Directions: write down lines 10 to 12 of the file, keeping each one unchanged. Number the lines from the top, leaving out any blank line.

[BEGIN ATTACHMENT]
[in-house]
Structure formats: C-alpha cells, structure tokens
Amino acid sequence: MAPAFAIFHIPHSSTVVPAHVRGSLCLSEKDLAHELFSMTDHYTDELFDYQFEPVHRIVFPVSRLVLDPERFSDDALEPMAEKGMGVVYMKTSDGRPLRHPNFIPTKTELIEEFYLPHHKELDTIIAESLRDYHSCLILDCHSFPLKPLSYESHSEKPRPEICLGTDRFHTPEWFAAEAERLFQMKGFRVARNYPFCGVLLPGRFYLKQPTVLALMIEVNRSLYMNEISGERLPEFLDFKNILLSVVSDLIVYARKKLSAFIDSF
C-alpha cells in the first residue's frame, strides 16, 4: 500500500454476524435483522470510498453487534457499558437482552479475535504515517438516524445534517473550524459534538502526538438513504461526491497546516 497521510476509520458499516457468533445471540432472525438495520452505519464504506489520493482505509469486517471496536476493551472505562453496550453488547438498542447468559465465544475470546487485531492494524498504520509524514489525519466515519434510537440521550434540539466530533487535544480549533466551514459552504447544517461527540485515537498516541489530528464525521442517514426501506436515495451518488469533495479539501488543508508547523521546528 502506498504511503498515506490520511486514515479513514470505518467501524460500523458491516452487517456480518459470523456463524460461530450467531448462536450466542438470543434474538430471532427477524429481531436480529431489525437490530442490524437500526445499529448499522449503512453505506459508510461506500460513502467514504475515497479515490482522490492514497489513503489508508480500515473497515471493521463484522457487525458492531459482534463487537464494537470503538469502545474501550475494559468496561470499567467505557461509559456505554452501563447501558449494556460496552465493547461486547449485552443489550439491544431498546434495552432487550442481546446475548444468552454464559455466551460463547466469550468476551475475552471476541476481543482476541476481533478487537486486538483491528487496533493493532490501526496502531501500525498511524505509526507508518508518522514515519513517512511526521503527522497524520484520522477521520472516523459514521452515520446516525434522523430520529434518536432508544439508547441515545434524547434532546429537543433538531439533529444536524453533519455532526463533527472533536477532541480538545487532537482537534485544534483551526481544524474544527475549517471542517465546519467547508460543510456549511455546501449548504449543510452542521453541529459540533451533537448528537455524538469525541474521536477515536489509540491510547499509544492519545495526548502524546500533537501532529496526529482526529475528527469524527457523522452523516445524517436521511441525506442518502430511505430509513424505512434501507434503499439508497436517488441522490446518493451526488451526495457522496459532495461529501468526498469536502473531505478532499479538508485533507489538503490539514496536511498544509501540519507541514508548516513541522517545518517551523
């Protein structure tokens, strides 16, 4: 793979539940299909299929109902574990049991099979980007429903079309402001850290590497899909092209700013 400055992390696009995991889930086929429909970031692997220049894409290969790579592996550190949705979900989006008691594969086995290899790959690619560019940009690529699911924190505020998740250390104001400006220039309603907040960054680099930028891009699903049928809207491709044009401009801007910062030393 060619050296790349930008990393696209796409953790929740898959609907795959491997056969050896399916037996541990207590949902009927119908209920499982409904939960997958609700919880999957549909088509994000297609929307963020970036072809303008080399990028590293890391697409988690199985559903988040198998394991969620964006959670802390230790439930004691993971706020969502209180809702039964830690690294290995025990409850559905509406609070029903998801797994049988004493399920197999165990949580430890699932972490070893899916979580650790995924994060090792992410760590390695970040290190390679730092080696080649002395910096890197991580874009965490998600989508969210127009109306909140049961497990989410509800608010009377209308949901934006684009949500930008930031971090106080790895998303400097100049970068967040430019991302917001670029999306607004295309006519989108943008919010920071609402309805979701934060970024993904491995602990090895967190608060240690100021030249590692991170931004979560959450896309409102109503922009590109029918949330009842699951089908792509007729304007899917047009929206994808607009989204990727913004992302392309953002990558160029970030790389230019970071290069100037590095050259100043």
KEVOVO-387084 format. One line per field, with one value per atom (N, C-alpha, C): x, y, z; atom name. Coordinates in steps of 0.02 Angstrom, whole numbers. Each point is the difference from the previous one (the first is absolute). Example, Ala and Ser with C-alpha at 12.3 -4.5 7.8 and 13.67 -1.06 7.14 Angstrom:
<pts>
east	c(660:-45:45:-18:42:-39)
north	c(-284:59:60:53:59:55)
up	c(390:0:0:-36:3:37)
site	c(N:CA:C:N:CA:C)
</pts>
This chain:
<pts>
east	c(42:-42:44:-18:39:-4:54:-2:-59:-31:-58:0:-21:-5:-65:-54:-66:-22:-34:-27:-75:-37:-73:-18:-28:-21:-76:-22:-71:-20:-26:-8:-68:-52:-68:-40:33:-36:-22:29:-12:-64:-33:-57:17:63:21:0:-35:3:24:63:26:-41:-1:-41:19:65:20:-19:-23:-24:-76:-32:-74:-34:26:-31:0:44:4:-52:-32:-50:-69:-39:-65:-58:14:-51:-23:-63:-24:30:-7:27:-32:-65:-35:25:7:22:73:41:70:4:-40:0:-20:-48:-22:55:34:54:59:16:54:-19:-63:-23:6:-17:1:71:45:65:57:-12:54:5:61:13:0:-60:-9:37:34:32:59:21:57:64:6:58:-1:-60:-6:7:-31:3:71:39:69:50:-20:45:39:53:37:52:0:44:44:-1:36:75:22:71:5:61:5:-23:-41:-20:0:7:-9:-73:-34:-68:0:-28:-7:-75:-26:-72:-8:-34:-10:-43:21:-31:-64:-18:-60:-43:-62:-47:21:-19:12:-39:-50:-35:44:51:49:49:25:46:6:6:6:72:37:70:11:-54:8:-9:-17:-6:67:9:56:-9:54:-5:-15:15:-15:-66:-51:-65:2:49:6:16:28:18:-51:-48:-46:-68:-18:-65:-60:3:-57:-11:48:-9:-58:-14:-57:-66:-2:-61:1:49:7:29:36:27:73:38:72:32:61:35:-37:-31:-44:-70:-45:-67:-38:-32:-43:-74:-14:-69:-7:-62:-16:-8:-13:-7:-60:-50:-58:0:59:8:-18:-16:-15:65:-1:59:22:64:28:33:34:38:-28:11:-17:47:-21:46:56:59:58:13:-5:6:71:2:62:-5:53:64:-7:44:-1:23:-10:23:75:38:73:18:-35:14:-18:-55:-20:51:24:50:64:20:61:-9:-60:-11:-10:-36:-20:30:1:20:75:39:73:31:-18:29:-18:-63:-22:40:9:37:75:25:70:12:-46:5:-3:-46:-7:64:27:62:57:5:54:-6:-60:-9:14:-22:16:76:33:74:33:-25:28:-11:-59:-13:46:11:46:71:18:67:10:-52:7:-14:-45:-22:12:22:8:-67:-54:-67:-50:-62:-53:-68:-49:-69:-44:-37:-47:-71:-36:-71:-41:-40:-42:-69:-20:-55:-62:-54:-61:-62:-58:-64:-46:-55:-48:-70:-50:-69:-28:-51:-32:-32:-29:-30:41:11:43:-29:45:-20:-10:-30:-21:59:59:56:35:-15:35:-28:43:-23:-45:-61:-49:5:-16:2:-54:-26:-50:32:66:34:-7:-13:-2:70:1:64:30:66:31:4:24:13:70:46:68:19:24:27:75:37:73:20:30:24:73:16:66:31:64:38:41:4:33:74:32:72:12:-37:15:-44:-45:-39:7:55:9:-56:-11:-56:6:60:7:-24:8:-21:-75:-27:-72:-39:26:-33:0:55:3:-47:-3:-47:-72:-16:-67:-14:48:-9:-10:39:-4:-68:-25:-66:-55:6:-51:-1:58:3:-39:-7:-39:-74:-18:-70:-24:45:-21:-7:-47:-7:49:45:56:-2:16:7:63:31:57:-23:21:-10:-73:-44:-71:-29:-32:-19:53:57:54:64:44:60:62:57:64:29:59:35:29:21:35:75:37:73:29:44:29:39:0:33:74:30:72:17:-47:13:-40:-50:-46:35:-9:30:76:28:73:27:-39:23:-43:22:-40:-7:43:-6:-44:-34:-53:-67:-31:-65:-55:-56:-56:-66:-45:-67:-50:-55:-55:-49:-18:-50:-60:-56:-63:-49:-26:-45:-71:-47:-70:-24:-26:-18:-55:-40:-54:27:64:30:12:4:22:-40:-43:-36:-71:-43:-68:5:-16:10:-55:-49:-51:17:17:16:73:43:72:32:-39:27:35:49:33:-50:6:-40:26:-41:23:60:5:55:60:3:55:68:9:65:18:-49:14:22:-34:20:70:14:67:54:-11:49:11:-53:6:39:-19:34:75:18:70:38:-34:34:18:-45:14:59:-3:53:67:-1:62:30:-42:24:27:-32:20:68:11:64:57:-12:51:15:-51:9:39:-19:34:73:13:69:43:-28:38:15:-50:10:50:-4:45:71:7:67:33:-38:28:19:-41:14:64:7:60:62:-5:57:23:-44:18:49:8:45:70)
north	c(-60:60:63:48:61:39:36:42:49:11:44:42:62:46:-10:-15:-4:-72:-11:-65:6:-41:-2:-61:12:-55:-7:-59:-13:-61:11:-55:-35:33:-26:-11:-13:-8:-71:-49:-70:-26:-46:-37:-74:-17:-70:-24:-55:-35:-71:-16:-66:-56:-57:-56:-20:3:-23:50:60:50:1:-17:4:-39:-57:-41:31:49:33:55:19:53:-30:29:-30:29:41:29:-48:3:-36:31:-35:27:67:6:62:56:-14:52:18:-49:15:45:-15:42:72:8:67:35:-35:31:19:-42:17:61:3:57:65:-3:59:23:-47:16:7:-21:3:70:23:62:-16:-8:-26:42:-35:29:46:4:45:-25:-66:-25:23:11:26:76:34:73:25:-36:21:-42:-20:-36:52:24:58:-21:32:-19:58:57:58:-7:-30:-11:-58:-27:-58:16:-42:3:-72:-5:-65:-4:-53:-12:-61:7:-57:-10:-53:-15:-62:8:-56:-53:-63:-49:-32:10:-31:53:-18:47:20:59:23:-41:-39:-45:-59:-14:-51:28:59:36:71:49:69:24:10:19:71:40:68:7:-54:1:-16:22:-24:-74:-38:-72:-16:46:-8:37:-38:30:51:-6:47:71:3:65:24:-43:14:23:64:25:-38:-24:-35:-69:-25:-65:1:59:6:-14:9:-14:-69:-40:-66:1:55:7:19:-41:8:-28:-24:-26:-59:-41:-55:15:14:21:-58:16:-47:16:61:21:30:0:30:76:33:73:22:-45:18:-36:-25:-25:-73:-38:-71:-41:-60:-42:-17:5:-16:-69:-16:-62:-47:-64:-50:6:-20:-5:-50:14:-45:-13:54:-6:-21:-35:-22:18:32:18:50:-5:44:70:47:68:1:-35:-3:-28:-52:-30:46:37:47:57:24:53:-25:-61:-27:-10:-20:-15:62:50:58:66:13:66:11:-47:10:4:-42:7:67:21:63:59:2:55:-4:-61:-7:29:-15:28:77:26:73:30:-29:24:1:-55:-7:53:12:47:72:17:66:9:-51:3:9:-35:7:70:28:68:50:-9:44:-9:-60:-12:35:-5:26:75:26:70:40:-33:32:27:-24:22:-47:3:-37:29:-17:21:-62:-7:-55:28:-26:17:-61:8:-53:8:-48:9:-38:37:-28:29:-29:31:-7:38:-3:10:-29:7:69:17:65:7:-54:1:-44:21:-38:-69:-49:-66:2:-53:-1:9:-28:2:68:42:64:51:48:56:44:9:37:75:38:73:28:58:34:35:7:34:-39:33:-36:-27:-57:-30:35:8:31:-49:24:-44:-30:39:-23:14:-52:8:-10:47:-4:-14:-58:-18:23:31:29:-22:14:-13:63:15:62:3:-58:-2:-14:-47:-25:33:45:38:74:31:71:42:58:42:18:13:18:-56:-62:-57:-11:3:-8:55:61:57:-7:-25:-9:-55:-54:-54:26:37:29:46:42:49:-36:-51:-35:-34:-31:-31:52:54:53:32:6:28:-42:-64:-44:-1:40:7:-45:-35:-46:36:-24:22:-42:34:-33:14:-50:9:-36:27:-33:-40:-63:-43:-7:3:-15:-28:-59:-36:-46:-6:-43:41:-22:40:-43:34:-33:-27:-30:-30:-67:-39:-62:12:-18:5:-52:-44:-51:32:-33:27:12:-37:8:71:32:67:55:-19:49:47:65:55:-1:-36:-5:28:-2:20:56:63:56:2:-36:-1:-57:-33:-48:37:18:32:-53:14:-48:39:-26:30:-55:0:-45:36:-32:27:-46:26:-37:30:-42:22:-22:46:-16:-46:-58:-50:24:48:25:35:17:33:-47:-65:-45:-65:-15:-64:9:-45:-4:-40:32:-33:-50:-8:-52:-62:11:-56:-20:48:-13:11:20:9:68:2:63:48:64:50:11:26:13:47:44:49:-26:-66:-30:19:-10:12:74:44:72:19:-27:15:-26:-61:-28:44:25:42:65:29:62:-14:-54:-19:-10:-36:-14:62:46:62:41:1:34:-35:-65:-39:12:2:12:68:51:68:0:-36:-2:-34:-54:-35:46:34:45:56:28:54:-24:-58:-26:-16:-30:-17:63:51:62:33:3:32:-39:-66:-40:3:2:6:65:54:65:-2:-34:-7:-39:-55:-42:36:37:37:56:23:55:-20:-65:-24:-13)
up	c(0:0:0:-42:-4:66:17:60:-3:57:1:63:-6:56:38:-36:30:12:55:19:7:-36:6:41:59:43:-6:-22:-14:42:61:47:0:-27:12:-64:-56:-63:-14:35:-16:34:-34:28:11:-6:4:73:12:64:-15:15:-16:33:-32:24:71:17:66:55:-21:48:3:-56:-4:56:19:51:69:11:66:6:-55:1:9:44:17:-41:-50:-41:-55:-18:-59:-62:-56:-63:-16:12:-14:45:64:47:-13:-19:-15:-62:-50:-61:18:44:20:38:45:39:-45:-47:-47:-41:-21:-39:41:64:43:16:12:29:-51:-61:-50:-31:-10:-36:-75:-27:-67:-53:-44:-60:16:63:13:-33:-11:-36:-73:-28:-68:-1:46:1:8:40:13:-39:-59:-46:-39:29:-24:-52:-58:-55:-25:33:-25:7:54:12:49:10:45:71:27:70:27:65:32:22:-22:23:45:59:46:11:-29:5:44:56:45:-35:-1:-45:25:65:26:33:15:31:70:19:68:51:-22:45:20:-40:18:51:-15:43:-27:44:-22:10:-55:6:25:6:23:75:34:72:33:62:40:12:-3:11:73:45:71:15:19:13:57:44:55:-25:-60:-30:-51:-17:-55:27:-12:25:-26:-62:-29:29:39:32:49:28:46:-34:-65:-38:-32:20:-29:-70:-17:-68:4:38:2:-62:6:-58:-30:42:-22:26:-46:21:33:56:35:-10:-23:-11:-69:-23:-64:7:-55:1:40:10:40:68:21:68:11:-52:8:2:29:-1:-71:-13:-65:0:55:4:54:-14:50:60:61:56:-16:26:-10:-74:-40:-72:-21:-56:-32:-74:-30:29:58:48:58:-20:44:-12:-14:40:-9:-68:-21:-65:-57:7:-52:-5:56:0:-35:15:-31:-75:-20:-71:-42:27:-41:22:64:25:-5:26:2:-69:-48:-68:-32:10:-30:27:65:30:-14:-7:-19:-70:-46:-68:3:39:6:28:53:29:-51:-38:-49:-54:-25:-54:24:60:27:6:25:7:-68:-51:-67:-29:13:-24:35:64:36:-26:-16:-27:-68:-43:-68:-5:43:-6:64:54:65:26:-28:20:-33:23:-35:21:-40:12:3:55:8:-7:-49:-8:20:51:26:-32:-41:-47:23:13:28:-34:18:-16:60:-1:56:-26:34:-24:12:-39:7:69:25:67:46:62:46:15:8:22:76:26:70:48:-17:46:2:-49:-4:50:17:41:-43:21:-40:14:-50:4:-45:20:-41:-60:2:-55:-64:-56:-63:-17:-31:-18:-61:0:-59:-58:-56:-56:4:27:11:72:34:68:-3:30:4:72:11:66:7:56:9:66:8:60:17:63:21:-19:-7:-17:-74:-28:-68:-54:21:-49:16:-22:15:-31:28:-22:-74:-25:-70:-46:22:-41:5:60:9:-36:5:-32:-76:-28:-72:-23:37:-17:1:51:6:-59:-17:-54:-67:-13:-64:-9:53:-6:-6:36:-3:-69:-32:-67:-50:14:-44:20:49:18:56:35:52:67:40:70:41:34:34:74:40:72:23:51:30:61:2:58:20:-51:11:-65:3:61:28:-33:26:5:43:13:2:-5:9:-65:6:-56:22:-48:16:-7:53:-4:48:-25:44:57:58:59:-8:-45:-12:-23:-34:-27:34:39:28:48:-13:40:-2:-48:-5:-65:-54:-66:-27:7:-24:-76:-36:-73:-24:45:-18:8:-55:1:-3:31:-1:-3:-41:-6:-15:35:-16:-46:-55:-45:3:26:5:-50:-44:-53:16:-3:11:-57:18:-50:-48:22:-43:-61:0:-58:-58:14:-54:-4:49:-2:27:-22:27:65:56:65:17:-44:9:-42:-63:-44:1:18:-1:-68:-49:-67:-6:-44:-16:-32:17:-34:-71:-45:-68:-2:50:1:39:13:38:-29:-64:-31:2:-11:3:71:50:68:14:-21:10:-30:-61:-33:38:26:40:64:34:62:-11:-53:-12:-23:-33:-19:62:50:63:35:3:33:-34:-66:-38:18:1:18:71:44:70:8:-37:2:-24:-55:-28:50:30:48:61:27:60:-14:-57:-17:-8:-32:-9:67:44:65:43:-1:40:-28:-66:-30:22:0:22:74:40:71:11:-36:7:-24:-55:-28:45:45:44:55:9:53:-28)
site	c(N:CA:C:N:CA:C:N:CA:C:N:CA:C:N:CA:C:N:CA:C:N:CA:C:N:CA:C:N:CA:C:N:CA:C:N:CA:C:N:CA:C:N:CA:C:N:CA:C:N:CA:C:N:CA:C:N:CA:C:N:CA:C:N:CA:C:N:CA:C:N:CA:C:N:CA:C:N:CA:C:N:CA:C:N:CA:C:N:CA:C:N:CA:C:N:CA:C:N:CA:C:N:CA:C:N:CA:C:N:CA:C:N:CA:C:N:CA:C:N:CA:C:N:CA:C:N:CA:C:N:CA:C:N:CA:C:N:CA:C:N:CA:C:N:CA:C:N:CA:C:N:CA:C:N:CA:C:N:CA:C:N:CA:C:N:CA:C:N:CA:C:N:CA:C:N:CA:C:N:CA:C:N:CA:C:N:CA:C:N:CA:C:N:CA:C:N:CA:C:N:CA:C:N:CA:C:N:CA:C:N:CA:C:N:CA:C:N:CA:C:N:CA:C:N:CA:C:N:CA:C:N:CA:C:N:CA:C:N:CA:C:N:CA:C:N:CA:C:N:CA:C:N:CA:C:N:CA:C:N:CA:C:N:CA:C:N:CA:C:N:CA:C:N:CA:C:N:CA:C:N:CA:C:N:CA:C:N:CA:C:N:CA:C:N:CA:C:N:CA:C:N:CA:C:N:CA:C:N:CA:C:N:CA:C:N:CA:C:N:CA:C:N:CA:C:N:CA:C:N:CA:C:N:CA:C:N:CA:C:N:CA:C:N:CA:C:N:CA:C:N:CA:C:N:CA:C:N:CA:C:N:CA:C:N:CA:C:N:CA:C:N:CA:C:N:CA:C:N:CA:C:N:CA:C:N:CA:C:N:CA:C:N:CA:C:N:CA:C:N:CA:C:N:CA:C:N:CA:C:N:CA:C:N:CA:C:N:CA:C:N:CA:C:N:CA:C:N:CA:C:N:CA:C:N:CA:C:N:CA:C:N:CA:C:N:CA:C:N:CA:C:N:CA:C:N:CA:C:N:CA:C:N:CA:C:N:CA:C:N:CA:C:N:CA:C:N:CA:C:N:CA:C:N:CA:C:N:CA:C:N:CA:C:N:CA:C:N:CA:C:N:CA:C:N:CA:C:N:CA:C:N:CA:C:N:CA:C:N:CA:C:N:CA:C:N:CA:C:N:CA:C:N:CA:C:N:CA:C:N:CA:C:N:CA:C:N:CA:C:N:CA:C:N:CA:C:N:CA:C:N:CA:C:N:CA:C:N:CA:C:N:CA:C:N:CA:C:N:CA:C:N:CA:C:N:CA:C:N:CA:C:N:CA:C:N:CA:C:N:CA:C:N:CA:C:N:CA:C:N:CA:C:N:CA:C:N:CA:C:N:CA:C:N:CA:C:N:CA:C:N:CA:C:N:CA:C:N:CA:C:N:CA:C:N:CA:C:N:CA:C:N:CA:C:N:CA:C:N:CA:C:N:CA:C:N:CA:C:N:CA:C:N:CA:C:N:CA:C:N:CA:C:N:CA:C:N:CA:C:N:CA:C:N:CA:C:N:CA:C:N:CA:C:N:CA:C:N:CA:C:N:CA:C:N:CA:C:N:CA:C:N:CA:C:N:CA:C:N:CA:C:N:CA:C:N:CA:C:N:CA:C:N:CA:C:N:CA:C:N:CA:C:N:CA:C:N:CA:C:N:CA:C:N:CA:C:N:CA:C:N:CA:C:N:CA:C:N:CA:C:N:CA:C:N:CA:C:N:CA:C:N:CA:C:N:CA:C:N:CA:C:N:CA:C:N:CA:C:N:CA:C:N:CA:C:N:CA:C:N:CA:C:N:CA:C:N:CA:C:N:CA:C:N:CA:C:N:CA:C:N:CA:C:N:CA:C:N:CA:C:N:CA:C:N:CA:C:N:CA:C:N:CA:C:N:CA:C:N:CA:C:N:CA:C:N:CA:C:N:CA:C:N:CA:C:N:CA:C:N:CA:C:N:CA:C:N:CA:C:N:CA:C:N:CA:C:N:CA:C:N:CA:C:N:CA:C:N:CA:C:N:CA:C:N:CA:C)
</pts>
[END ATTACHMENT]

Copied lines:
up	c(390:0:0:-36:3:37)
site	c(N:CA:C:N:CA:C)
</pts>